Jaculeen Dano, M.D. Dr. Dano is a nationally recognized dermatologist highlighted for her compassionate treatment of patients. She offers general dermatology as well as specialty cosmetic services. Doctordano.com 3rd) Katherine Farady, M.D. Dr. Farady is a former Navy medical officer who spent years in the service all over the country. After becoming certified in dermatology, she started a clinic here in her hometown. Katherinefaradymd.com Best Dentist 1st) Summer Rydel, D.D.S This practice is located in South Austin and loved by locals. In her spare time, Dr. Rydel enjoys her own fitness activities and volunteering in the community. Youraustintxdentist.com 2nd) David J. Gordon, D.D.S Aside from his running hobby and family, Dr. Gordon apparently devotes time outside of his office work to keep up with the cutting edge technology for patients. Drdavidgordon.com 3rd) Mark Sweeney, D.D.S Dr. Sweeney was practicing cosmetic dentistry before the practice became part of the main stream. Turn to him for improving your every-day smile. Austindentalspa.com Best Massage Therapist 1st) Michelle Hittner, LMT Hittner is a triathlete, Crossfit fan, cyclist and all around fitness buff when she’s not at work helping other fitness buffs. She understands how to help clients on-the-go. Austinmassagecompany.com 2nd) Chris Spears, LMT Also an athlete, Chris focuses on massage to reduce chronic pain caused by sports activities. Check out some of her techniques online. Handsonbychris.com 3rd) Susan Fegelman, LMT Who wouldn’t want to be left in the hands of a massage therapist who has worked on professional athletes? She’s also a coworker with one our other Best Of Massage Therapists. austinbodyworker.com/massagetherapists/susan-fegelman/ +) Shae Connor, LMT This wellness all-star is owner of R3 & Good Hurt Massage and Training. She is also an athlete-friendly practitioner. Her practice even offers deals for Crossfit members. Austinr3.com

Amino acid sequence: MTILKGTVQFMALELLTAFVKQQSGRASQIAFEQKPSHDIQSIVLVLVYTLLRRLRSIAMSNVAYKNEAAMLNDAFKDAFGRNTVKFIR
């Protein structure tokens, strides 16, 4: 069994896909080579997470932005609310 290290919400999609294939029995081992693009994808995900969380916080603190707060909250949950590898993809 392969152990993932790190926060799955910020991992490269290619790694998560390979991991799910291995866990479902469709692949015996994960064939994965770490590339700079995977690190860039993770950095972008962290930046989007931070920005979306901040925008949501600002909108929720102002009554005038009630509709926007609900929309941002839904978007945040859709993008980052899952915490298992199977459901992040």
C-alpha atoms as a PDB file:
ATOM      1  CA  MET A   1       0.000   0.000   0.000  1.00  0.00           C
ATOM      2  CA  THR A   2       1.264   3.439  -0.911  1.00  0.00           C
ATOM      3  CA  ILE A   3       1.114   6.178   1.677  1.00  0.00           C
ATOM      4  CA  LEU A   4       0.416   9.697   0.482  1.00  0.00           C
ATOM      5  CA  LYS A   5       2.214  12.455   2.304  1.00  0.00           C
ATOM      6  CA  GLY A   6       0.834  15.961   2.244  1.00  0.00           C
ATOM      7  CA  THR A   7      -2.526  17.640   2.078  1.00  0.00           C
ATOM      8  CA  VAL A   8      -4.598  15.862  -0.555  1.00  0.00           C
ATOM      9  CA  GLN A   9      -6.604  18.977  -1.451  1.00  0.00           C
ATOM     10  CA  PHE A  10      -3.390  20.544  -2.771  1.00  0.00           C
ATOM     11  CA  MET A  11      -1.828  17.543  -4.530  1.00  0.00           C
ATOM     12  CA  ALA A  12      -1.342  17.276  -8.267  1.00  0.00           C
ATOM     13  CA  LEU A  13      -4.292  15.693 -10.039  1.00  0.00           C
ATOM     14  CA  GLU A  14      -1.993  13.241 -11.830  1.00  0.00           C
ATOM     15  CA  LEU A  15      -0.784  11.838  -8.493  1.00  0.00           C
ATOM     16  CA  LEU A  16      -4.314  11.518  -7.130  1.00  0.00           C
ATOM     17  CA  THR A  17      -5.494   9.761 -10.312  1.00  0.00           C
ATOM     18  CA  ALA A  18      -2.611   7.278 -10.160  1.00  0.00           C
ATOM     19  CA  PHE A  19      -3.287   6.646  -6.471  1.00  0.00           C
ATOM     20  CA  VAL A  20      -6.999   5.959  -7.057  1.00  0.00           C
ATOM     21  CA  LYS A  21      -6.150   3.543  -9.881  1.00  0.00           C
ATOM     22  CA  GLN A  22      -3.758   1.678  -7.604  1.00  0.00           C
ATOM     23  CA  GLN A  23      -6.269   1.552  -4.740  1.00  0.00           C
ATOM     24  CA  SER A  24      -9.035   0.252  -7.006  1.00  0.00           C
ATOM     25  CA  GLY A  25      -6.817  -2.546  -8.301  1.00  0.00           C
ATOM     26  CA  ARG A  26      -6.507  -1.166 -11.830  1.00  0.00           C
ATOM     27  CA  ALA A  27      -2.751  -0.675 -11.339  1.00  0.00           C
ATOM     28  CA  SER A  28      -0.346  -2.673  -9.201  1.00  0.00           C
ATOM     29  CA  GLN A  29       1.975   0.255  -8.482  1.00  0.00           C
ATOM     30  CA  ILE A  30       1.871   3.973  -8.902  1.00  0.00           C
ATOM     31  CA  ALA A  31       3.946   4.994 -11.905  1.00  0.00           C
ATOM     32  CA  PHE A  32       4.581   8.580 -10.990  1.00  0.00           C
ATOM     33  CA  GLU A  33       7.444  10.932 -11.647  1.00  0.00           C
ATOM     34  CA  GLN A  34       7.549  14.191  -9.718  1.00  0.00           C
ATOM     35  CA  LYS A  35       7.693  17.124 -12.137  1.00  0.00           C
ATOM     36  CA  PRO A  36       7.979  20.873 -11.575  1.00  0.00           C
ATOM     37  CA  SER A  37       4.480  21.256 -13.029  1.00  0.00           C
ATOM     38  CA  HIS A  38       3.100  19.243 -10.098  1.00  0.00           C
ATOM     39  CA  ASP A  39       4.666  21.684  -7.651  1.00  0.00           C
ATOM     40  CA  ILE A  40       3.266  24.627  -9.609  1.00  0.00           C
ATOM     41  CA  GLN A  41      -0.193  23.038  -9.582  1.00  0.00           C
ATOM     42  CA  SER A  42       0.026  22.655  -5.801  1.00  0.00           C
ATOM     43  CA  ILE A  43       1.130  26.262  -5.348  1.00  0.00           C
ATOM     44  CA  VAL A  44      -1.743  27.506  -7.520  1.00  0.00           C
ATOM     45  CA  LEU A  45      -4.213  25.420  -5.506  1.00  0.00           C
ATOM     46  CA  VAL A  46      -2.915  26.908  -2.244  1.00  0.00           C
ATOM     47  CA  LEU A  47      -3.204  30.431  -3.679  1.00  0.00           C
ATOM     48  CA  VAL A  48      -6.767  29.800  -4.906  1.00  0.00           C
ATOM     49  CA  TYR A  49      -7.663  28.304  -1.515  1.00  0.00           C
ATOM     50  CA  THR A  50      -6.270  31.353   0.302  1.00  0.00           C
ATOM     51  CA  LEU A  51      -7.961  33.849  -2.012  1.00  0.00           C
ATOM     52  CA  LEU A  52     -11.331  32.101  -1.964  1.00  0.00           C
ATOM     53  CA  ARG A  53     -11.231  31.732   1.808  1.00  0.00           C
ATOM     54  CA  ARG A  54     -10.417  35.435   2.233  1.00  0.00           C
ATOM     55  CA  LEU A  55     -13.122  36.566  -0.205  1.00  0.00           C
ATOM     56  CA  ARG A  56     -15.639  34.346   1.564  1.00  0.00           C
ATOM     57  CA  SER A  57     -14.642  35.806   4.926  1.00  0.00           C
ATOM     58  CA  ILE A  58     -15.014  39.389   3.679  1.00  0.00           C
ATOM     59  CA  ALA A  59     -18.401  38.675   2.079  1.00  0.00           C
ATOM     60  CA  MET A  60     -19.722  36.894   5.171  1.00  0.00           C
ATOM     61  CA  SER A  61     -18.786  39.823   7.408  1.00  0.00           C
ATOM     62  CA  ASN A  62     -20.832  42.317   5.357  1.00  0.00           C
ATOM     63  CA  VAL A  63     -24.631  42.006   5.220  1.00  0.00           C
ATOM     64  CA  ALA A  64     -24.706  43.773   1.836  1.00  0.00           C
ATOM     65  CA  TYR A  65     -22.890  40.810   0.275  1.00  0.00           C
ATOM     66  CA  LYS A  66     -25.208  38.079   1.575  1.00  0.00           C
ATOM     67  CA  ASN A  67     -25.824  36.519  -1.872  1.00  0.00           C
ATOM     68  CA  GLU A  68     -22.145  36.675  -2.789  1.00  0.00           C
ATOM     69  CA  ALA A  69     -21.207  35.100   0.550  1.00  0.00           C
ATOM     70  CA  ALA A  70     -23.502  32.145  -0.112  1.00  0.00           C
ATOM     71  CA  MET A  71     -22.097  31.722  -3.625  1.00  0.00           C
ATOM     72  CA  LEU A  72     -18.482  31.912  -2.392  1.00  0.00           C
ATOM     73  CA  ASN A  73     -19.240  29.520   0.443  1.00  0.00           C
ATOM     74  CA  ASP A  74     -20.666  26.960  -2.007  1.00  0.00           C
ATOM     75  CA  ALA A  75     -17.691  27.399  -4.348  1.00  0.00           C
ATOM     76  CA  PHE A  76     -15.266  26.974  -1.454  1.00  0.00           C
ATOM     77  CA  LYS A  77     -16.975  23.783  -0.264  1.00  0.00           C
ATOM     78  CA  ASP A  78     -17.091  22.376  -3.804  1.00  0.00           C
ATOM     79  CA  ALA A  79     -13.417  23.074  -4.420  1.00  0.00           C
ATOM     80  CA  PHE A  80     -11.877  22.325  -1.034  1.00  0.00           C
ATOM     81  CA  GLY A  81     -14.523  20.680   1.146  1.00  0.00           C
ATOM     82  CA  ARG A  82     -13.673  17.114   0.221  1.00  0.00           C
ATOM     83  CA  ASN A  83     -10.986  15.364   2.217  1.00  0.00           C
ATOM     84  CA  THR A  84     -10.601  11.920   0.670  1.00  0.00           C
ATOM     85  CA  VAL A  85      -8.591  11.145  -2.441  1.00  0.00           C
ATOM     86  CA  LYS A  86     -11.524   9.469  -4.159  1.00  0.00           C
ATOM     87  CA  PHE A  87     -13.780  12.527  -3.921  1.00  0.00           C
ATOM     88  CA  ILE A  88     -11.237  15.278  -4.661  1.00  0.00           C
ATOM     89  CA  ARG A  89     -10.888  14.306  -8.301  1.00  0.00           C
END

Best Physical Therapist 1st) Nick Engel, PT Nick owns ATX PT, a fee-for-service practice providing primarily manual therapy to clients. Here’s the injured patient’s dream: he works on a house-call basis. 2nd) Steve Cuddy, M.P.T., P.R.C. Steve has a reputation for helping even the most elite athletes in their fitness goals. He has deep roots in the Austin community and understands the area’s mentality. Stevecuddy.com 3rd) Pieter Kroon, PT Another member of the team at Sports Performance International, Kroon is the Director of Physical Therapy. In his spare time, he coaches judo and bikes. Sportsperformanceint.com/about/ staff/Pieter/ Best Chiropractor 1st) Next Level Chiropractors Nextleveldr.com 2nd) Kevin Fluitt, D.C. Dr. Fluitt is a member of the awardwinning team at Kapsner Chiropractic Centers of Austin. He serves as the director for the South Lamar location. Kapsner.com/drkevinfluitt.asp 3rd) John Tuggle, D.C. Dr. Tuggle has completed three Ironmans and is an avid athlete who understands the needs of elite athletes. This “Tri Doc” can help you recover from your new year of training. Tugglechiropractic.com +) Dorea Wilder, D.C. Dr. Wilder treats young adults as the Doctor of Chiropractic at Arise Sports Medicine & Rehabilitation’s South Austin. When she’s not at work, she coaches mountain biking. Atxrehab.com Best Nutritionist/Dietician 1st) Nutritional Wisdom – Carly Pollack Carly has worked for Whole Foods and seen thousands of clients with wide ranging nutritional needs. She focuses on Holistic Nutrition for natural health. Nutritionalwisdom.com 2nd) Natalie Olsen A nutritionist with Pure Austin, Natalie is used to working with people concerned with overall fitness goals. She specializes in weight loss/gain, sport specific nutrition, and more. Pureaustinnutrition.com/nutritionistbios/natalie-olsen/ 3rd) Tracy Beeman Tracy is trained in sports nutrition, weight loss, family nutrition and diabetes management. She also has celiac disease and experience with tricky diets. Pureaustinnutrition.com/tracybeeman/